Terry Tang, Investment Advisor
November 20, 2020
Recently, I have come across many videos on YouTube about splitting assets between family members to reduce taxes without ever mentioning income attribution rules. Bad tax tips can negatively impact a family’s finance and that is why viewers need to make sure that they are getting the right information from a qualified professional.
how does income splitting work?
Generally, an income-splitting strategy involves allocating assets from a high tax bracket individual to his/her spouse or children with a lower tax bracket. The goal, obviously, is to reduce taxes payable in the family. However, aside from the use of spousal RRSPs and the splitting of eligible pension incomes, attribution rules are in place to prevent families from achieving just that. Here’s how it works.
"The attribution rules stipulate that certain types of income be taxed in the hands of the giver and not the recipient, even though the assets are in the hands of the recipient."
The attribution rules stipulate that certain types of income be taxed in the hands of the giver and not the recipient, even though the assets are in the hands of the recipient. If assets are transferred from an individual to the spouse in the form of a gift, all investment income and capital gains would be “attributed” back to the giver. In other words, it would still be taxed in the hands of the giver, and not the spouse, so that no tax benefits would have resulted. Shifting assets between spouses is not a viable tax reduction strategy.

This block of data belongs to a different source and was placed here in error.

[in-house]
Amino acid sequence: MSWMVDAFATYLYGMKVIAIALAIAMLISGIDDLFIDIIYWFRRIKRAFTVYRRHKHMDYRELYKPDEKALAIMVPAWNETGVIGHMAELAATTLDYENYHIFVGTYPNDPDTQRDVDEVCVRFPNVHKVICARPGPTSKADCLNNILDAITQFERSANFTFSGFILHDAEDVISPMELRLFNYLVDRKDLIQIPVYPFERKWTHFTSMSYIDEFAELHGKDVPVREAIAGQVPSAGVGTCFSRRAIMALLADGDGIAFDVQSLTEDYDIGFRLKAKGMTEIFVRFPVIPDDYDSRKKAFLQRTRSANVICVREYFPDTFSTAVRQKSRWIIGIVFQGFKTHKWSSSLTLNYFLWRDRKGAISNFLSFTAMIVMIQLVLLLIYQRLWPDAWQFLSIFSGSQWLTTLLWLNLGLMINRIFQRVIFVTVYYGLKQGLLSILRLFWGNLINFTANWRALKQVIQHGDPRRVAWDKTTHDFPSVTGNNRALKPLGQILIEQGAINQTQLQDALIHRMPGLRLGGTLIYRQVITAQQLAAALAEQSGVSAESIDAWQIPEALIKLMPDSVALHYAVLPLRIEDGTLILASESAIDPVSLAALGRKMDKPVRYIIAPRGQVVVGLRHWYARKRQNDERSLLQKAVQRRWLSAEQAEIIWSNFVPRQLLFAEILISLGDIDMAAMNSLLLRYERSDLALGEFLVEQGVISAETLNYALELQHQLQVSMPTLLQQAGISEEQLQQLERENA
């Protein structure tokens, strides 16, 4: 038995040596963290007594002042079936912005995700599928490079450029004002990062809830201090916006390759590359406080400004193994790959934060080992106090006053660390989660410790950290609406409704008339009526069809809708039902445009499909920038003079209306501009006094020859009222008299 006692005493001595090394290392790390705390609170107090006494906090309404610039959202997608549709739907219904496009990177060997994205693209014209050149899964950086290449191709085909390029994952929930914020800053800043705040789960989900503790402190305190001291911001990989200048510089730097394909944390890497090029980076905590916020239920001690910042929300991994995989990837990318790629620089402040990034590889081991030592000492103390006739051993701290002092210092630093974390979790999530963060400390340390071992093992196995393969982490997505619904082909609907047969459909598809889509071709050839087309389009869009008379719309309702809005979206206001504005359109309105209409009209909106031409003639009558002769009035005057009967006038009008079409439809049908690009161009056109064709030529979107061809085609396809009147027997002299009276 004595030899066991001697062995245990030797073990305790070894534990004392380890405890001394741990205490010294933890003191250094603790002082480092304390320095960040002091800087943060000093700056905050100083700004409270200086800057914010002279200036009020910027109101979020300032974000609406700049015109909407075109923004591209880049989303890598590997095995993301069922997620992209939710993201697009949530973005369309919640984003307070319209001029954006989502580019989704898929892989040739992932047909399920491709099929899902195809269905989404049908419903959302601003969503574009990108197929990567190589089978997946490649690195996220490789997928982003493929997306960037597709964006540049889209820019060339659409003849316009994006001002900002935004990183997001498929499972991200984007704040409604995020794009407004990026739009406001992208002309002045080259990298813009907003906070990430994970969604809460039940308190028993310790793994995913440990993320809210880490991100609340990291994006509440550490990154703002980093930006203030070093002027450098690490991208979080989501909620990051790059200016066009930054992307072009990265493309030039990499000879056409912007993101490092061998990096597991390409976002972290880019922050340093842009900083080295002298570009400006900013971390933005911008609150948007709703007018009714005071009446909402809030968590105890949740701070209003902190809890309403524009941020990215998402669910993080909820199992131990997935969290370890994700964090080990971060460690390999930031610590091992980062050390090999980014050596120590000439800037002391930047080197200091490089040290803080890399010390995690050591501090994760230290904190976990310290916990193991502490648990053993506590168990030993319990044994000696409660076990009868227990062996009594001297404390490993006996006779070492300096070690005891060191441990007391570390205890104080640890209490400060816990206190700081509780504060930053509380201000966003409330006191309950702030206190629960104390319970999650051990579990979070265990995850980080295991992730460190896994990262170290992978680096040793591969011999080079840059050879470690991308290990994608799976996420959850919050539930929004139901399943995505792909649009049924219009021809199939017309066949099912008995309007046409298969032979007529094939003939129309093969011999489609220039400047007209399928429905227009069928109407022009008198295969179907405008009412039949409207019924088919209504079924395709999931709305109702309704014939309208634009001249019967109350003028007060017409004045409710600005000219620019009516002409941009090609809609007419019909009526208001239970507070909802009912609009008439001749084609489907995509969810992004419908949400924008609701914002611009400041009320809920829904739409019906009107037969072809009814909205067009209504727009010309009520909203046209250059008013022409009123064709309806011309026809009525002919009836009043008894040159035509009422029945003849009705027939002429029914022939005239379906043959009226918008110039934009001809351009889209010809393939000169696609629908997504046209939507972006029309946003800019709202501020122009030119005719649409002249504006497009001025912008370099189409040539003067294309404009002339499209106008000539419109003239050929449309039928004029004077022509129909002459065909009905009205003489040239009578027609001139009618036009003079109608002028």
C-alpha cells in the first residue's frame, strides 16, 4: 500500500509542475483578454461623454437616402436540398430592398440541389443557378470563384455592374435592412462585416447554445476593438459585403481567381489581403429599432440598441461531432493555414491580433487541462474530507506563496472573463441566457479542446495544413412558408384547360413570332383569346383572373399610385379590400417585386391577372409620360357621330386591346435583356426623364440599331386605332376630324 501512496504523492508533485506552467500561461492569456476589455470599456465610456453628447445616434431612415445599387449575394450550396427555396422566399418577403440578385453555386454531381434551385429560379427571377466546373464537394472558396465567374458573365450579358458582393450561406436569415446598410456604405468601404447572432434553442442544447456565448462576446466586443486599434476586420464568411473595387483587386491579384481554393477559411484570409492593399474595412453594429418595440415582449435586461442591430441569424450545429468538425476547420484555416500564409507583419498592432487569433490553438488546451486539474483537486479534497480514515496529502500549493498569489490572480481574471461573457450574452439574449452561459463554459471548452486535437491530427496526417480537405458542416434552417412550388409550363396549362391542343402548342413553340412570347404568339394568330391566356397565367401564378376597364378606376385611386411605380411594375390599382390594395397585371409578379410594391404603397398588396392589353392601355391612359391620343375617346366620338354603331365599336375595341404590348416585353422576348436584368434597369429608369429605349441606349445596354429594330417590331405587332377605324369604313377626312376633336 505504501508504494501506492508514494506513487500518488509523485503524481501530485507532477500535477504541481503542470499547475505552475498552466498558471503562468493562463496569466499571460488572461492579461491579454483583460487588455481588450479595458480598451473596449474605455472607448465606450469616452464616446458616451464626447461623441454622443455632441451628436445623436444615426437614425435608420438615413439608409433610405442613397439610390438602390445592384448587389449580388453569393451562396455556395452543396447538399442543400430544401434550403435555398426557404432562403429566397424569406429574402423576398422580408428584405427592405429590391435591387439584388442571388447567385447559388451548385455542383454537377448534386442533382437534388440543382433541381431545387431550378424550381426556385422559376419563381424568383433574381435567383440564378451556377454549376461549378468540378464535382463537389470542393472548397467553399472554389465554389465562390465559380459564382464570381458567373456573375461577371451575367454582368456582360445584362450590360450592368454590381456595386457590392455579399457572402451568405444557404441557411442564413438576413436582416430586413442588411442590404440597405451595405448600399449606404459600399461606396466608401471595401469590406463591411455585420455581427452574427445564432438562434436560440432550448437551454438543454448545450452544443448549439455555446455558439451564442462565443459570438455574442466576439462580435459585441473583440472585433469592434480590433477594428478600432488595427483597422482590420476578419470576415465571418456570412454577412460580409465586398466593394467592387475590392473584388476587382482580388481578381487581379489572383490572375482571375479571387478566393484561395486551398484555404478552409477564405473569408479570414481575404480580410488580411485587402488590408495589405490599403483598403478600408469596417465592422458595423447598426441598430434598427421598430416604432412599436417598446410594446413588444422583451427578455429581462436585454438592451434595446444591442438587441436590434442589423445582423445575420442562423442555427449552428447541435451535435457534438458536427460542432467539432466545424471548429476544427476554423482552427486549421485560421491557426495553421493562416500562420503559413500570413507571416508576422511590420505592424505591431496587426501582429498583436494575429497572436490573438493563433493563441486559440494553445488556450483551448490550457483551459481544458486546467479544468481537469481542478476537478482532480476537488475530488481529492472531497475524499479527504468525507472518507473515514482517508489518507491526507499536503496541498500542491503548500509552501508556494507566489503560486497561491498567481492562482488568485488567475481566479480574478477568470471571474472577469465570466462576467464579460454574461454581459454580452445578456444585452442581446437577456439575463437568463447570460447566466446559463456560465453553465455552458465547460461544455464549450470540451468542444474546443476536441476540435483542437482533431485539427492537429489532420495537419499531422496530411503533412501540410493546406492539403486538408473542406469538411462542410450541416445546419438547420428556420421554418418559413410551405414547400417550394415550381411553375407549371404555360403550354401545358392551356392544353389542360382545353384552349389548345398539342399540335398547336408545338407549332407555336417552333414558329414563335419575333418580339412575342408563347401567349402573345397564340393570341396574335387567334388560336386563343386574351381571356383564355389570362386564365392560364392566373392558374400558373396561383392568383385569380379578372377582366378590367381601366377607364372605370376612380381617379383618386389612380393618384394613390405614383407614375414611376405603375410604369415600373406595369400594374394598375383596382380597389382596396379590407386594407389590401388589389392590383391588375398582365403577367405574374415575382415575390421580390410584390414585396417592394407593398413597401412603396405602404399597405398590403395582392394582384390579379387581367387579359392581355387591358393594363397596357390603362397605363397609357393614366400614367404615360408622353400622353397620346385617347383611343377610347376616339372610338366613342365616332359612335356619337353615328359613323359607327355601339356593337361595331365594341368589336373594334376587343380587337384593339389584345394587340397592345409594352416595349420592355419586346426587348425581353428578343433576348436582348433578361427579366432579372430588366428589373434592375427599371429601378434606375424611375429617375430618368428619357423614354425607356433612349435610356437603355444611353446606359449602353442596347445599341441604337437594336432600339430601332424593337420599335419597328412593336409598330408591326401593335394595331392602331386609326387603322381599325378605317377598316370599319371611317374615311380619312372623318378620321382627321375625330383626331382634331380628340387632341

transferring assets to minor
On the other hand, if assets were transferred to a child, capital gains are not subject to income attribution. This rule, however, has been under scrutiny and may be changed in the future. But until then, gifting assets to minor children with an emphasis on capital gains can be an effective tax reduction strategy.
the use of joint accounts
Married couples using joint accounts is a good way to invest for a number of reasons, including from the perspective of estate planning, which will be discussed in another day. However, the spouses need to be mindful of the original contribution ratio, that is the proportion of the assets each of the spouses has contributed. This is important because the contribution ratio is used to determine how investment income is allocated and taxed.
For example, if the husband contributed 40% and the wife contributed 60% of the assets into the joint account, all investment income would be allocated and taxed according to the 40/60 ratio. This ratio cannot be changed unless affected by new contributions or withdrawals. If a spouse transferred assets from an individual account to a joint account, these assets are subject to attribution rules and future investment income is “attributed” back to the original spouse.